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Aculepeira ceropegia (*)

Superregnum: Eukaryota
Regnum: Animalia
Subregnum: Eumetazoa
Cladus: Bilateria
Cladus: Nephrozoa
Cladus: Protostomia
Cladus: Ecdysozoa
Cladus: Panarthropoda
Phylum: Arthropoda
Subphylum: Chelicerata
Classis: Arachnida
Ordo: Araneae
Subordo: Opisthothelae
Infraordo: Araneomorphae
Taxon: Neocribellatae
Series: Entelegynae
Superfamilia: Araneoidea

Familia: Araneidae
Subfamilia: Araneinae
Tribus: Araneini
Genus: Aculepeira
Species: Aculepeira ceropegia

Aculepeira ceropegia (Walckenaer, 1802)

Type locality: Paris, France

Holotype ♀: Lost

Aranea ceropegia Walckenaer, 1802
Araneus vachoni Karol, 1964
Aculepeira ceropegia — Levi, 1977


Walckenaer, C. A. 1802. Faune parisienne. Insectes. ou Histoire abrégée des insectes de environs de Paris. Paris 2: 187–250. [199; D♀]
Levi, H. W. 1977. The orb-weaver genera Metepeira, Kaira and Aculepeira in America north of Mexico (Araneae, Araneidae). Bulletin of the Museum of Comparative Zoology, Harvard 148: 185–238. [234, f. 175, 187-197]
Platnick, N. I. 2009. The World Spider Catalog, version 9.5. American Museum of Natural History. [1]

Aculepeira ceropegia, the oak spider, is an orb-weaving spider species belonging to the family Araneidae.[2][3]

1 Distribution
2 Habitat
3 Description
4 Biology
5 Name
6 Bibliography
7 References


This species has a Palearctic distribution. It is present in most of Europe.[4][5][6]

This quite common species live in low bushes, wet meadows, near streams, roadsides and gardens, especially in sunny and windy areas. It can be found in mountain areas at altitudes of up to 3600 meters.[4][5]

Aculepeira ceropegia presents a marked sexual dimorphism. These spiders can reach a length of 6–8 millimetres (0.24–0.31 in) in males, of 15–17 millimetres (0.59–0.67 in) in females. They are easy to identify due to their unique abdominal marking in the form of an oak leaf. The head is covered by a grayish-brown hairs, chelicerae are light brown and legs are dark ringed. The abdomen is elongated and oval-shaped.[5][7][8]
Comparison between the female (right) and the male (left)

Adults are visible from May to September. Early in the summer the oak spiders are sexually mature. Before mating, the male produces a sperm supply, that is finally transferred during mating to the female epigynum. The mating occurs during the summer, while the egg laying is done in early autumn. Eggs are usually deposited on the bark of a tree.[5][9]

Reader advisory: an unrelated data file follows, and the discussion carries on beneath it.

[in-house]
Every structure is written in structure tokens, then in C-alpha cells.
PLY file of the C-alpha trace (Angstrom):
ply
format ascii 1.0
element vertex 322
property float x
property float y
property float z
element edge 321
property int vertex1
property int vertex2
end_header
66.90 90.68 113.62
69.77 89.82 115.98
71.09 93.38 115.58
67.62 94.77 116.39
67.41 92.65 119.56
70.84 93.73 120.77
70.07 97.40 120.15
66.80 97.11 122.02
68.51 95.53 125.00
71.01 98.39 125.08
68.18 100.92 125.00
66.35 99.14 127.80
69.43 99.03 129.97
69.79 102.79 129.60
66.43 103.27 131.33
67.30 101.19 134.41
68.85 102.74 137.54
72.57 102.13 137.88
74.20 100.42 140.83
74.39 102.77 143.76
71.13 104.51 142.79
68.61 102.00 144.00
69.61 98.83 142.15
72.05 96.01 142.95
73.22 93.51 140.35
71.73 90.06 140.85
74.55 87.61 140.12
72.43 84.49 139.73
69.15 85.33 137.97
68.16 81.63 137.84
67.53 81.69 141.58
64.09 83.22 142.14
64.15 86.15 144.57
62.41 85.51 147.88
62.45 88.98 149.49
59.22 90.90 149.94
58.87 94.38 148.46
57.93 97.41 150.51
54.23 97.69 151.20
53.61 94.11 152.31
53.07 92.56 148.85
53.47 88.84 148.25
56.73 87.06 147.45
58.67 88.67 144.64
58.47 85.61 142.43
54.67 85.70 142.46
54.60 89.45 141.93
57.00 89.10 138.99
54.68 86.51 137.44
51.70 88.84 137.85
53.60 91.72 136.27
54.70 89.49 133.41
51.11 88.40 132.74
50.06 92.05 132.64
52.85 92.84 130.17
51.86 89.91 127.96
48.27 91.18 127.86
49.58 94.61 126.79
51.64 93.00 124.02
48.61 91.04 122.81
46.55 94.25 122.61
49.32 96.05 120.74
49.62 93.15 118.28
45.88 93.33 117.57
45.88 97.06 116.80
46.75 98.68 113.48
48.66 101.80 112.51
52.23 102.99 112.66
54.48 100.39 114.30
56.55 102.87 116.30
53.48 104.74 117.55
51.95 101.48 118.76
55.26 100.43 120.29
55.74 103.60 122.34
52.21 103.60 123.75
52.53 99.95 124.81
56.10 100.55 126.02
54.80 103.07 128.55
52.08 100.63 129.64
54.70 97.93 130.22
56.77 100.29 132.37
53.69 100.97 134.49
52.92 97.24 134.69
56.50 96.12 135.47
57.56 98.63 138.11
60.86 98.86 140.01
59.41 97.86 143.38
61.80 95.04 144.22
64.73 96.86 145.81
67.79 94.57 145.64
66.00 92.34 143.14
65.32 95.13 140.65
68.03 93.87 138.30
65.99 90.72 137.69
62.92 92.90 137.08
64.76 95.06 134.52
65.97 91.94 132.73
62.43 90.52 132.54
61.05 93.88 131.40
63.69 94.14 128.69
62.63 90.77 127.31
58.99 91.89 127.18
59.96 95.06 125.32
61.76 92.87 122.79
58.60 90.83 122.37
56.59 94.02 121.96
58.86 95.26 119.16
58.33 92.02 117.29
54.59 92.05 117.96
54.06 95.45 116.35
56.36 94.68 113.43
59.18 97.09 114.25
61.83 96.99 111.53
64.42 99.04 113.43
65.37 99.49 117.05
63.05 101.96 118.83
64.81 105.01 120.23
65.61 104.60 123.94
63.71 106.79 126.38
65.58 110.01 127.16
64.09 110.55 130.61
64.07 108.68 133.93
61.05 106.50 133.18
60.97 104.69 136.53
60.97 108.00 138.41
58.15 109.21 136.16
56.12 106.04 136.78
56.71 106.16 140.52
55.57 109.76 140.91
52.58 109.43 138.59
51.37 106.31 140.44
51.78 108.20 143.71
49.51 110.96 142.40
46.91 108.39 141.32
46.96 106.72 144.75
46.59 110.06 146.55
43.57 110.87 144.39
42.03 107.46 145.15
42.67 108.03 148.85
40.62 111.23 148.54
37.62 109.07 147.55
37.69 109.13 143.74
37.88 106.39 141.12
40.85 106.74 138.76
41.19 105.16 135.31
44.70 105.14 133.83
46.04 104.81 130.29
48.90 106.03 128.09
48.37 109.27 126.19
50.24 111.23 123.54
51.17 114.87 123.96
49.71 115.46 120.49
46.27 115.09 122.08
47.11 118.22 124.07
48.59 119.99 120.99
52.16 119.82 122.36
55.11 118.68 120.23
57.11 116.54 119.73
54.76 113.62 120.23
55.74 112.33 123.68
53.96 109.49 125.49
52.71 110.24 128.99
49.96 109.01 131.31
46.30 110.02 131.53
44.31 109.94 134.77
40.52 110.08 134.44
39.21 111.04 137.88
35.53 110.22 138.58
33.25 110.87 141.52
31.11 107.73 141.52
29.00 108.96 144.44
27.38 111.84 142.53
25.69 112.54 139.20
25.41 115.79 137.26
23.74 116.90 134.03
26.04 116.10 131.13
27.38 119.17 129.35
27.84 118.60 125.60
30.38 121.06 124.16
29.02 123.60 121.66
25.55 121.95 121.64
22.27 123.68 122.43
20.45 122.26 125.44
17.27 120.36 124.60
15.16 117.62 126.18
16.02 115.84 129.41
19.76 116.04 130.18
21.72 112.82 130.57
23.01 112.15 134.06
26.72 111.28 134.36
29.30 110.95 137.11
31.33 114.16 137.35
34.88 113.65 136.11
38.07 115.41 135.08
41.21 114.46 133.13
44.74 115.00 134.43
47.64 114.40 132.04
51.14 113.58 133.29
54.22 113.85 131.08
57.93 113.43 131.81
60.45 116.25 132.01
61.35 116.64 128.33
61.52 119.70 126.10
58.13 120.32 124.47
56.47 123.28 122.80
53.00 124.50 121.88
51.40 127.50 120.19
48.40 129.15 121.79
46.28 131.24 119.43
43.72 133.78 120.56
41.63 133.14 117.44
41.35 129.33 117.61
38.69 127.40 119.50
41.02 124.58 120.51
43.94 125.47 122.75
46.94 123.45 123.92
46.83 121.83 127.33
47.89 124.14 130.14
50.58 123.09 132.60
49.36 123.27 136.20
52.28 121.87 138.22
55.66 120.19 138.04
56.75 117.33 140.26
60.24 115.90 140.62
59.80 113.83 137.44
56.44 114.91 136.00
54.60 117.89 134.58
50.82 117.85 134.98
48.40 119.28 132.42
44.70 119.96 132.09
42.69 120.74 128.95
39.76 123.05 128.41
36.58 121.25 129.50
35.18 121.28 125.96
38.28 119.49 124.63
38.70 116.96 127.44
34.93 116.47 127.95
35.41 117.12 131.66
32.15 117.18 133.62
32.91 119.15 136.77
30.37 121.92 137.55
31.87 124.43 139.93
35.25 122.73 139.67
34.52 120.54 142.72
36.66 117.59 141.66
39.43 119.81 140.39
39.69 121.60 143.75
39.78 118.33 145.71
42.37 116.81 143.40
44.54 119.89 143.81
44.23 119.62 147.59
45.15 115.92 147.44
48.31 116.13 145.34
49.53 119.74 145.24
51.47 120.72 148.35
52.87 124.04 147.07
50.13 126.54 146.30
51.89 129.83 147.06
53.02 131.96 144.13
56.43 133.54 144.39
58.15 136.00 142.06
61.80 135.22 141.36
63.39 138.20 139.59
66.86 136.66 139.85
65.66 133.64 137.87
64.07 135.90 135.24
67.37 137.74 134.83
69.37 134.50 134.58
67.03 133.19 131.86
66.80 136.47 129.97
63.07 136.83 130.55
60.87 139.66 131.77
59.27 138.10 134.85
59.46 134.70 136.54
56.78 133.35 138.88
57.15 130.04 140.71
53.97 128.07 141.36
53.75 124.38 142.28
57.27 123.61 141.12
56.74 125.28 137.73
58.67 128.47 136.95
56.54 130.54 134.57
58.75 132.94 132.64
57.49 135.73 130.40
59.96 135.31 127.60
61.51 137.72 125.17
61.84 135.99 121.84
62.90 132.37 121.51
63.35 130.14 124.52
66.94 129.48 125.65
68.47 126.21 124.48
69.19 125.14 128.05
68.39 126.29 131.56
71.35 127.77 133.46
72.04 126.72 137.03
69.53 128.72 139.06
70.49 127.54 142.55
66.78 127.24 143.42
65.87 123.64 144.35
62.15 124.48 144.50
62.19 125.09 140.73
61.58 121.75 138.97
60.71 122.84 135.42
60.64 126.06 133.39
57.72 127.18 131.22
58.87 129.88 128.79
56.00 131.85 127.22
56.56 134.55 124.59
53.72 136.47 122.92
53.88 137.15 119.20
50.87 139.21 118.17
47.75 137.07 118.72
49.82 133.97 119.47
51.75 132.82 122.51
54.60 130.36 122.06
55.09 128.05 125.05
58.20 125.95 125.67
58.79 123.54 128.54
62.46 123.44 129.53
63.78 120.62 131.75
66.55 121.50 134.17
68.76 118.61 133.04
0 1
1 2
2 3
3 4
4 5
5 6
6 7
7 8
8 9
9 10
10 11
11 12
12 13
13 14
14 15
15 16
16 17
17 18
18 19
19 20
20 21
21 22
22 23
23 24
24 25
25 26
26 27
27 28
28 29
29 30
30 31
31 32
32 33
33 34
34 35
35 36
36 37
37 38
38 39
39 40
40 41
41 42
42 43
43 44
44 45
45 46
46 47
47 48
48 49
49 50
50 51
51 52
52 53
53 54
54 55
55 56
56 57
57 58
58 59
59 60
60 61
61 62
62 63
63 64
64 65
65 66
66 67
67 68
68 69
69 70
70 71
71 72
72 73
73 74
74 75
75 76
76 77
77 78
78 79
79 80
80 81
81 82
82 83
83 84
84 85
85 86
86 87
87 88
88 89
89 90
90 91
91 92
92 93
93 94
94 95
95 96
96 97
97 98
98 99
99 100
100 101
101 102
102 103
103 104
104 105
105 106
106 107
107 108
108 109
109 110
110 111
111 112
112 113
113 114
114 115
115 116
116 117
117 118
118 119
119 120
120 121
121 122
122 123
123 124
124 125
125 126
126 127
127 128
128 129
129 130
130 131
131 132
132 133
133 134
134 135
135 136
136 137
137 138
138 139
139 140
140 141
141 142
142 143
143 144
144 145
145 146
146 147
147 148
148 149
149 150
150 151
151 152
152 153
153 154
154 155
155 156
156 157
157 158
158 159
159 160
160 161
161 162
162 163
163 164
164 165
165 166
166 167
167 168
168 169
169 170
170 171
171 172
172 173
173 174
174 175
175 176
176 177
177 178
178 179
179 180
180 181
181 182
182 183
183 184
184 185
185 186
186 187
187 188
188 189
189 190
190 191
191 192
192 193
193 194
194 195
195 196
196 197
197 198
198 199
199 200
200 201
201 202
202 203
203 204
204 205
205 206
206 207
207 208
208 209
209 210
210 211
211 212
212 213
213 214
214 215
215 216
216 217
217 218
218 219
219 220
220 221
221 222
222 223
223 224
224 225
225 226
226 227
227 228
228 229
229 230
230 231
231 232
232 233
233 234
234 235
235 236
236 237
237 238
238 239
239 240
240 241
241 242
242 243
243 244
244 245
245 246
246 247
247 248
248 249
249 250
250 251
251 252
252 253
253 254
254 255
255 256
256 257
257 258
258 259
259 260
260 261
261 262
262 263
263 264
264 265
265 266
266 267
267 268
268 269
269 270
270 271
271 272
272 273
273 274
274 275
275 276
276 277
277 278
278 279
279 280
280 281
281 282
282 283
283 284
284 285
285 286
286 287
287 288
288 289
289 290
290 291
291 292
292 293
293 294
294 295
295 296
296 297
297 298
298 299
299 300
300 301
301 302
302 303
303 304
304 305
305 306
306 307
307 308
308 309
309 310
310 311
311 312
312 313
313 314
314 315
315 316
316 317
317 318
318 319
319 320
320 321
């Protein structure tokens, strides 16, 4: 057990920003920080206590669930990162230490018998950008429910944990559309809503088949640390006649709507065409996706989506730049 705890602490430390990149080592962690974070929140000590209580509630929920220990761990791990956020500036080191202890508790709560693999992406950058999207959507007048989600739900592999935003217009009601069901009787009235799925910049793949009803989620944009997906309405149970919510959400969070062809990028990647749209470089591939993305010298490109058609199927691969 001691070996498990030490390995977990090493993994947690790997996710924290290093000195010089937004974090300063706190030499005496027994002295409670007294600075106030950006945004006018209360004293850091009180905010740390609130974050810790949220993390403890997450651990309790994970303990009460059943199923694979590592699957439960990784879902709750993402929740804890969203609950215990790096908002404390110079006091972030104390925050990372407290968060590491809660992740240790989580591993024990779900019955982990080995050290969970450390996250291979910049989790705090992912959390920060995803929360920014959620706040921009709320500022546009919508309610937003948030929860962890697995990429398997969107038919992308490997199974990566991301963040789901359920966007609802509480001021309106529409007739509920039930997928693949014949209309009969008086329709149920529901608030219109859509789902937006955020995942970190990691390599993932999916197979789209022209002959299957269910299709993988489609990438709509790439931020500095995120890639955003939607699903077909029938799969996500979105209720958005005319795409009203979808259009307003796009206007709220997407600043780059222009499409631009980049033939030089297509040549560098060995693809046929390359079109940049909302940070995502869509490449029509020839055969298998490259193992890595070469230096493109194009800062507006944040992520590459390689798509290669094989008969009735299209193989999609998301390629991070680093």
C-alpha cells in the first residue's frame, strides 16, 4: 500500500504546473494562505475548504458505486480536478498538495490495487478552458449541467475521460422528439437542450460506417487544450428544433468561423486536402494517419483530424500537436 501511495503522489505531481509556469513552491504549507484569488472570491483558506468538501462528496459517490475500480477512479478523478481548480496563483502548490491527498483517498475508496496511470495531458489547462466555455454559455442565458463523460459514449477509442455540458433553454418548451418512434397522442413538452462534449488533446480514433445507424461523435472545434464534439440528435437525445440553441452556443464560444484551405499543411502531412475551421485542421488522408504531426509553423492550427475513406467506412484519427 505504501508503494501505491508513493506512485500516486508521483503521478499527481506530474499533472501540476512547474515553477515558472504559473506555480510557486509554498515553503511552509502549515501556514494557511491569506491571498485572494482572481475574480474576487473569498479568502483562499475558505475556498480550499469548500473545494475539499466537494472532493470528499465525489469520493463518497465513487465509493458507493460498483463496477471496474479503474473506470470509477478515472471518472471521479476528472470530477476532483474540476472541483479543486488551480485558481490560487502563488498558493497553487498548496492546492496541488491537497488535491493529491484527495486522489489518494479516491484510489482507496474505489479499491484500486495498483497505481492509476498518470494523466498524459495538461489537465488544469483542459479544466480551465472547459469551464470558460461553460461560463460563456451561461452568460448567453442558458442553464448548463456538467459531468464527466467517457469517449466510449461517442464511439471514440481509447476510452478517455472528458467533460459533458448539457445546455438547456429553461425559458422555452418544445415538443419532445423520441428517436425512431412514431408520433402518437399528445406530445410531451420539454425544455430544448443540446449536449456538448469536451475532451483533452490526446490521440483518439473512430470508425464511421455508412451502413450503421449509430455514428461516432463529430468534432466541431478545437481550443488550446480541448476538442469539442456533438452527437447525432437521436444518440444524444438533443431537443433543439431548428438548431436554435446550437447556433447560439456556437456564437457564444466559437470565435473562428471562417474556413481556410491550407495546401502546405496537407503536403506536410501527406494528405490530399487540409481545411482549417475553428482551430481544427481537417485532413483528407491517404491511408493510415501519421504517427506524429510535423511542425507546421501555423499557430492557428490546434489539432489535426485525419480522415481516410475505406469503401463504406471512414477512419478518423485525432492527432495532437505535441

These orb-weaving spiders usually build a spiral vertical web close to the ground between herbaceous plants or on bushes at about 0.5–1.5 meters above ground level. They remain motionless for a long time with head down, waiting for prey. They inject venom in their victims with chelicerae. This venom paralyzes the preys and causes the external digestion with the incorporated gastric juices.[5]

Ceropegia is also a genus of succulent plants with about 200 species.

Heiko Bellmann: Kosmos Atlas Spinnentiere Europas. 3. Aufl., 2006. Kosmos, Stuttgart. ISBN 978-3-440-10746-1
Heimer, S. & Nentwig, W. (1991): Spinnen Mitteleuropas. - Hamburg & Berlin: Parey. ISBN 3489535340 Online-Schlüssel
Jones D (1996): "Der Kosmos-Spinnenführer"; Franckh-Kosmos Verlags-GmbH & Co, Stuttgart, ISBN 3440061418
Ralph Platen, Bodo von Broen, Andreas Herrmann, Ulrich M. Ratschker & Peter Sacher: Gesamtartenliste und Rote Liste der Webspinnen, Weberknechte und Pseudoskorpione des Landes Brandenburg (Arachnida: Araneae, Opiliones, Pseudoscorpiones) mit Angaben zur Häufigkeit und Ökologie. Naturschutz und Landschaftspflege in Brandenburg 8, Heft 2 (Beilage); 1999.
Roberts, M.J. (1995): Collins Field Guide: Spiders of Britain & Northern Europe. - Bath: Ramsbury. ISBN 0-00-219981-5


Catalogue of life
Norman I. Platnick, 2006. The World Spider Catalog, Version 7.0. American Museum of Natural History
Animal Diversity Web
Levi, 1977 The orb-weaver genera Metepeira, Kaira and Aculepeira in America north of Mexico (Araneae, Araneidae) Bulletin of the Museum of Comparative Zoology at Harvard College, no 148: p. 185-238
Granada Natural
Fauna europaea


Biology Encyclopedia

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